The new reri command estimates additive interactions in binomial generalized linear models; logistic, Poisson, and negative binomial regressions; and Cox and other survival models.
Two-way interactions in models that estimate RR are typically expressed as multiplicative interactions. However, for many biological processes, an additive model for the interaction may model the process better than a multiplicative one (see, for example, Andersson et al. ).
For binary exposures A and B, we often want to model the risk of a positive outcome for subjects having both A and B compared with subjects having only A and those having only B. That is, we want to examine the interaction of A and B.
In a multiplicative model, the risk for subjects with A and B is hypothesized to equal the risk for only A times the risk for only B. If the risk for A and B equals the multiplicative risk, we say there is no interaction of A and B. If the risk is greater than the multiplicative risk, we say there is a positive interaction. Multiplicative models are convenient because they are simple to specify, and it is easy to test whether the interaction is greater (or less) than multiplicative.
In an additive model, the risk for subjects with A and B is hypothesized to equal the risk for only A plus the risk for only B. For this hypothesis, we want to look at how much the risk for A and B is greater (or less) than the additive risk.
The RERI statistic is this risk difference formulated using RRs (Rothman, Greenland, and Lash 2008). A RERI statistic of 0 means the risk is additive. A positive RERI statistic means the risk is superadditive, and a negative RERI statistic means the risk is subadditive. The test of statistical significance of the RERI statistic is straightforward, but it is not as simple as the test for the multiplicative model.
Besides the RERI statistic, the reri command reports two other related statistics: AP and SI. AP is the proportion of risk of A and B due to the superadditivity of exposures A and B. SI recasts the RERI statistic as a ratio rather than a difference.
RELATIVE EXCESS RISK DUE TO INTERACTION (RERI) IN ACTION
We illustrate reri with an example that estimates the risk of birth defects from exposures to nitrates. We use a simulated dataset (nitrates.dta) that mimics the results from Brender et al. (2013).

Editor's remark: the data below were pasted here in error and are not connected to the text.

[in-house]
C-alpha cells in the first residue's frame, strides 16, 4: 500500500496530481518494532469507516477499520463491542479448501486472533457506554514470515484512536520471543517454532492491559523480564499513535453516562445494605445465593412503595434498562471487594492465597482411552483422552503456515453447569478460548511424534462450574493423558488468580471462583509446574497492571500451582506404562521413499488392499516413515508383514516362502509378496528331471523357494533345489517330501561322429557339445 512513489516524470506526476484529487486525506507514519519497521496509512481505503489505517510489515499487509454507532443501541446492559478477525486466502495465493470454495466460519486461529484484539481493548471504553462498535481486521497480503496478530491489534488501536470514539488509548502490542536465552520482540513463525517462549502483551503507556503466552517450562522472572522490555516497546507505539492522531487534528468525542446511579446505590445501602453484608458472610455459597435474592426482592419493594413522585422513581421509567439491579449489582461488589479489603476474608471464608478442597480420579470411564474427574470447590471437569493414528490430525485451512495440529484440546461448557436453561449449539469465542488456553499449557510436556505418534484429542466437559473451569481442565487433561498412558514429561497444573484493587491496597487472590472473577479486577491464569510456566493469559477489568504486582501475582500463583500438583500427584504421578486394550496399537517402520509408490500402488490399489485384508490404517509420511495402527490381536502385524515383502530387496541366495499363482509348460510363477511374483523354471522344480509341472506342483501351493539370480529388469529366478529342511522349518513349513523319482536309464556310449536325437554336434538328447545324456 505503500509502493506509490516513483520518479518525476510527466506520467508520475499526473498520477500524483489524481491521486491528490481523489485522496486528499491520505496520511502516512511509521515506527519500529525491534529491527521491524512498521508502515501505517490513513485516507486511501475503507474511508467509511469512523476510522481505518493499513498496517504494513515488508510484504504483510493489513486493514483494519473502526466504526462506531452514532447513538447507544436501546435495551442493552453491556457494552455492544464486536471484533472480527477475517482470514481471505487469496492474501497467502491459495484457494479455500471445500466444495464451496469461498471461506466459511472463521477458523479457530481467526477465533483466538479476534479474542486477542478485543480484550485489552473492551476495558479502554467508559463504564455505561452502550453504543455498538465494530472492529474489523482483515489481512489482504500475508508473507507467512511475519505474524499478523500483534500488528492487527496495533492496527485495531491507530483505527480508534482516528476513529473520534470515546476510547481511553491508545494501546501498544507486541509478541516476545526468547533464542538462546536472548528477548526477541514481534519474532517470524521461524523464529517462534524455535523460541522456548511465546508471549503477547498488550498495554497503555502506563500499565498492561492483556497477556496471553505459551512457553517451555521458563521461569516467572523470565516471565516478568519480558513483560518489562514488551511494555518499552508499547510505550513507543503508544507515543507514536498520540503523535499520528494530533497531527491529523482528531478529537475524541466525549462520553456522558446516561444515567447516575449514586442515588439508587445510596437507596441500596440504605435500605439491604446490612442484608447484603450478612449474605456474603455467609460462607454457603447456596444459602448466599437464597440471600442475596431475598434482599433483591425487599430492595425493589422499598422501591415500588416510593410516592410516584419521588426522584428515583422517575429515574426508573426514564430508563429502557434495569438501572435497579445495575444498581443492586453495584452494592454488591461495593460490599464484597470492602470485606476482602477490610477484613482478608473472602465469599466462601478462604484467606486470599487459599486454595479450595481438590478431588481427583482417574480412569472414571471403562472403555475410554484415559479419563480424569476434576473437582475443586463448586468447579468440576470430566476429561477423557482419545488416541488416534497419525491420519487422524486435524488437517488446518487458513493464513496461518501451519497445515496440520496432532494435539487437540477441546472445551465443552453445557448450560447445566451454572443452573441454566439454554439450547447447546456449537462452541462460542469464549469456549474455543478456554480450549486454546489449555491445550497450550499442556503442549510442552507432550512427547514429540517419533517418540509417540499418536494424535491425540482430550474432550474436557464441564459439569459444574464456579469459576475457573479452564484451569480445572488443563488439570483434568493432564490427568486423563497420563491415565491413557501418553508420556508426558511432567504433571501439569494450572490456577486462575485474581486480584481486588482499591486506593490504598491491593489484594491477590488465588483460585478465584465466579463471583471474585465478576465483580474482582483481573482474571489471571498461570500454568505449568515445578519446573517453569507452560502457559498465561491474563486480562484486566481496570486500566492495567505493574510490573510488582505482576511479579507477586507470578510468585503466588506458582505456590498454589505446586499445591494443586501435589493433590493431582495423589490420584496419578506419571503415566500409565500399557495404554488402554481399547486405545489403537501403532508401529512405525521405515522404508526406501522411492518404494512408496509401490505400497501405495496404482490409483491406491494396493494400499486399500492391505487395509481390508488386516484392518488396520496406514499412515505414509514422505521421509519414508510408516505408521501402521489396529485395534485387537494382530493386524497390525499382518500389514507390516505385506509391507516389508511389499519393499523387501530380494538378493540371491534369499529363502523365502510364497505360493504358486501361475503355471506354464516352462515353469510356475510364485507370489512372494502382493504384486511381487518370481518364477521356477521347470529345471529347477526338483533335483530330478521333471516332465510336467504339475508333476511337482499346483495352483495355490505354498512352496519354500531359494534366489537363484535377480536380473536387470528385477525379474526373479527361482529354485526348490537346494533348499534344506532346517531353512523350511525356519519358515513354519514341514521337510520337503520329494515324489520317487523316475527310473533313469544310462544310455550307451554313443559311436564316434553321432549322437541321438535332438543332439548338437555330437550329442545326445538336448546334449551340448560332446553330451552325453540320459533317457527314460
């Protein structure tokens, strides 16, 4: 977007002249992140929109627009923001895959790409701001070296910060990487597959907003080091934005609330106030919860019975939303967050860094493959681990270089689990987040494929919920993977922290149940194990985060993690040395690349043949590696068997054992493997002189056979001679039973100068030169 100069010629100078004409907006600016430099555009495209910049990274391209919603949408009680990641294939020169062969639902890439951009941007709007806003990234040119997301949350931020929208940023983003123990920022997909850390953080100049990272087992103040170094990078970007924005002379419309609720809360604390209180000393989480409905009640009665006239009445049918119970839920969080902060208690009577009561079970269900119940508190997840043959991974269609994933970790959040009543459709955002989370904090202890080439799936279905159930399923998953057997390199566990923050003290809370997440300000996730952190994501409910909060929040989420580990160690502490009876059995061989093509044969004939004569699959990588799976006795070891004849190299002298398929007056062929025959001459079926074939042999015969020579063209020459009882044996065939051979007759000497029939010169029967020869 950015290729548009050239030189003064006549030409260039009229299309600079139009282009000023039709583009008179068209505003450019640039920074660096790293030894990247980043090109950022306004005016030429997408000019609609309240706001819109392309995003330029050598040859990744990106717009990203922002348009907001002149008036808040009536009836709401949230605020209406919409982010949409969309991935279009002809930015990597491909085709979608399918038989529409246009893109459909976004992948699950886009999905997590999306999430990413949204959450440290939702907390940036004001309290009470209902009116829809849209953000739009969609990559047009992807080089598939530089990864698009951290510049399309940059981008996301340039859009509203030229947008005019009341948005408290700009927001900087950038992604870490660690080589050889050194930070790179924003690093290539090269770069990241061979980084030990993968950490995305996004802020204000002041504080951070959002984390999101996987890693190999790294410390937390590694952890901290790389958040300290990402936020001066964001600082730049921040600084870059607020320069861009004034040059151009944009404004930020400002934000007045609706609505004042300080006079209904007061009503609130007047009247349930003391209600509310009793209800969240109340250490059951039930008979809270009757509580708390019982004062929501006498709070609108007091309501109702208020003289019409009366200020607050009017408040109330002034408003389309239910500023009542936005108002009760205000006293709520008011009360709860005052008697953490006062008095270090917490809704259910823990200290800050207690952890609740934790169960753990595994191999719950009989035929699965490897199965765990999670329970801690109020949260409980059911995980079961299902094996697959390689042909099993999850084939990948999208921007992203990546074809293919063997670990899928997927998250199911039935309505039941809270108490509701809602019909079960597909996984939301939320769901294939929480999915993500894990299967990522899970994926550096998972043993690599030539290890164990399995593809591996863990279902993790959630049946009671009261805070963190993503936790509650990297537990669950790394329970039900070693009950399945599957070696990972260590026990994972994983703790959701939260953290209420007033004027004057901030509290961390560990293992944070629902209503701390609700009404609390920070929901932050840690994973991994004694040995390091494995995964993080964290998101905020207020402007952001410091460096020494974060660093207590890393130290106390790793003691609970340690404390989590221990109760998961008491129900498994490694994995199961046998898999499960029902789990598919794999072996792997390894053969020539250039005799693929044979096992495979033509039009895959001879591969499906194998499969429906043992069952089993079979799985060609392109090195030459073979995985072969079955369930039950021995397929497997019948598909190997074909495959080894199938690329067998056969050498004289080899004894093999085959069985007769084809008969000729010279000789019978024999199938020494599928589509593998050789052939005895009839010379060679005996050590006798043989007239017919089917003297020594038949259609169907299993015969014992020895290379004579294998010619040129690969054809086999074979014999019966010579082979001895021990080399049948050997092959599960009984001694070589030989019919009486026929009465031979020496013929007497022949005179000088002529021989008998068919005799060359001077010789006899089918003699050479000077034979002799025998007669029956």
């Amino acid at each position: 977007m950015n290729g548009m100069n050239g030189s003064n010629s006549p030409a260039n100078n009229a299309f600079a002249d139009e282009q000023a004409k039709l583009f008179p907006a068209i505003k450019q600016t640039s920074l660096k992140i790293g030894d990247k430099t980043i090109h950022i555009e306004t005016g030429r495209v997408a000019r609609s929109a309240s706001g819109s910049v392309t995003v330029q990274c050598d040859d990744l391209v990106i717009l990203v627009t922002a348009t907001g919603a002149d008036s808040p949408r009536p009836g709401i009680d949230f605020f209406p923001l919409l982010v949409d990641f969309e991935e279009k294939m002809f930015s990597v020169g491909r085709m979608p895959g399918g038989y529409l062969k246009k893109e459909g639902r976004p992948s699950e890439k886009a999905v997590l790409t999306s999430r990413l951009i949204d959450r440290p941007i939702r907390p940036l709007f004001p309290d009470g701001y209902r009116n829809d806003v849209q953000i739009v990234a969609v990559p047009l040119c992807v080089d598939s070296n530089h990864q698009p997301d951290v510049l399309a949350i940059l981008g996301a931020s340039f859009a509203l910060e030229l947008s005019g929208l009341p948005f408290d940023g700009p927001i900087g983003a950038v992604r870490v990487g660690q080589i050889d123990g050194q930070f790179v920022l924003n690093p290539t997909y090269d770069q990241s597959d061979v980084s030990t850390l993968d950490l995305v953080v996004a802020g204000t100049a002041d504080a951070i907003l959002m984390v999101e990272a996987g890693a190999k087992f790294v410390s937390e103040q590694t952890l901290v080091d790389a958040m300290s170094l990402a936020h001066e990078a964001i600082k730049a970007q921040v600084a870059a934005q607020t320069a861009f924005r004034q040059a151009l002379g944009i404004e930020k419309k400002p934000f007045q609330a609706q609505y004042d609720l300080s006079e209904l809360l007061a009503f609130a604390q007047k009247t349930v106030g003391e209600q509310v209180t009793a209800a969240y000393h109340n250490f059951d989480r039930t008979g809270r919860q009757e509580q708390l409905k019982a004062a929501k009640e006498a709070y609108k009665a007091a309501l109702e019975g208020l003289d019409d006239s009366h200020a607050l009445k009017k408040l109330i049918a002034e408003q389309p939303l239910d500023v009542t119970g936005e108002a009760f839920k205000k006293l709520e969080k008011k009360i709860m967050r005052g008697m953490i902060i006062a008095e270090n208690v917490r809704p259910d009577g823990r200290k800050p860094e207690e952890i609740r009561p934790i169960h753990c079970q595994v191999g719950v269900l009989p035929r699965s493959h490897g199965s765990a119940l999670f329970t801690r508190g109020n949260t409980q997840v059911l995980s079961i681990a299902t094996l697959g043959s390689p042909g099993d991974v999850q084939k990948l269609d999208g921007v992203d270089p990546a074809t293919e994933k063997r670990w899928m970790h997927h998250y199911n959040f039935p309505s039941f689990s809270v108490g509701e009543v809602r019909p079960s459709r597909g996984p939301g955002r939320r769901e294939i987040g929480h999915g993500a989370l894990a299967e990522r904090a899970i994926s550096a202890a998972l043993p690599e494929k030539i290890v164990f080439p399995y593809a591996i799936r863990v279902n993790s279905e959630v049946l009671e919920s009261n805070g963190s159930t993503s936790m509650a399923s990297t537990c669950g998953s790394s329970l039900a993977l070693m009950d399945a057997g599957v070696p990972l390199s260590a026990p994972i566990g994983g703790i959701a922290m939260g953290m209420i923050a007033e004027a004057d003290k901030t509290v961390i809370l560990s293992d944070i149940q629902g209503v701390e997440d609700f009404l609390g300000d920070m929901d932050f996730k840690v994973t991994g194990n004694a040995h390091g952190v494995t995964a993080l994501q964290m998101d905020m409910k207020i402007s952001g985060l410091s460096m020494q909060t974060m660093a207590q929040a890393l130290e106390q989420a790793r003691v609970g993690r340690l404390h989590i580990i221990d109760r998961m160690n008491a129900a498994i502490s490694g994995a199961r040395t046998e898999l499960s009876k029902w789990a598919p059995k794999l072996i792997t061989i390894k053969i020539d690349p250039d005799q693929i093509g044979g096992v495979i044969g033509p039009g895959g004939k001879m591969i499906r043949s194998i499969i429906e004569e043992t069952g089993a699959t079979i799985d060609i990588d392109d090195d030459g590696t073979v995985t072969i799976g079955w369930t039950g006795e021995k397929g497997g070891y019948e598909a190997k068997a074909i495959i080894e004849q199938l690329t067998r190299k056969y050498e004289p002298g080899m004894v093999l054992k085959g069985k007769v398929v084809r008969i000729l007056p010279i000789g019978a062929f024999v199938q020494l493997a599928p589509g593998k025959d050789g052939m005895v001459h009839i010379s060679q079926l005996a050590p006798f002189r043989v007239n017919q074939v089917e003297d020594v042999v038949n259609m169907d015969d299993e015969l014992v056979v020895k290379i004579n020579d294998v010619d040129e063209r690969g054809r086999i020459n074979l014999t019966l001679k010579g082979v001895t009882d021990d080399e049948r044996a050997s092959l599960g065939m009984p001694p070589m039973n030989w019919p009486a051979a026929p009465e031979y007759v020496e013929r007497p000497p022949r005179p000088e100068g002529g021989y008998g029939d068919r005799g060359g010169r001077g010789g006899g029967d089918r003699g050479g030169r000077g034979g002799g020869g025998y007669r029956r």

. webuse nitrates (Simulated prenatal nitrate intake and birth defects data)
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Our outcome measure is tube, representing neural tube defects. The exposures are two measures of nitrate intake: drug, with values 0/1, indicating nitrosatable drug exposure; and nitrate, also with values 0/1, representing either low or high daily consumption of nitrates from drinking water.
We want to fit an additive model for the interaction of drug and nitrate. Because this is an observational study, a binomial model of risk is appropriate, and we fit it using binreg:
The interactions created by reri represent disjoint groups in the data. The -+ interaction is for drug = No and nitrate = High. The +- and ++ interactions are defined similarly, as shown in the legend. The interaction — is the reference category.
The estimates next to -+, +-, and ++ are measures of excess relative risk (ERR), defined as RR minus one. ERR greater than 0 means that RR is greater than 1.
If the model is additive, we would have
ERR(++) = ERR(-+) + ERR(+-)
The RERI statistic is the difference between the two sides of this equation:
RERI = ERR(++) - ERR(-+) - ERR(+-)
The estimate of ERR(++) is 0.777, which is greater than ERR(-+) + ERR(+-) = 0.116 + 0.239 = 0.355. So the model is superadditive. The RERI statistic is 0.422, the difference between 0.777 and 0.355.
The AP statistic is the proportion of risk for the ++ interaction that is due to the risk that is above additive. In our example, the estimate of AP is 0.24. The SI statistic is the excess risk expressed as a ratio rather than a difference. Its estimate of 2.19 is greater than 1, which implies a positive interaction or superadditivity.
As well as binreg models, reri can fit logistic, poisson, nbreg, stcox, stintcox, streg, and stintreg models.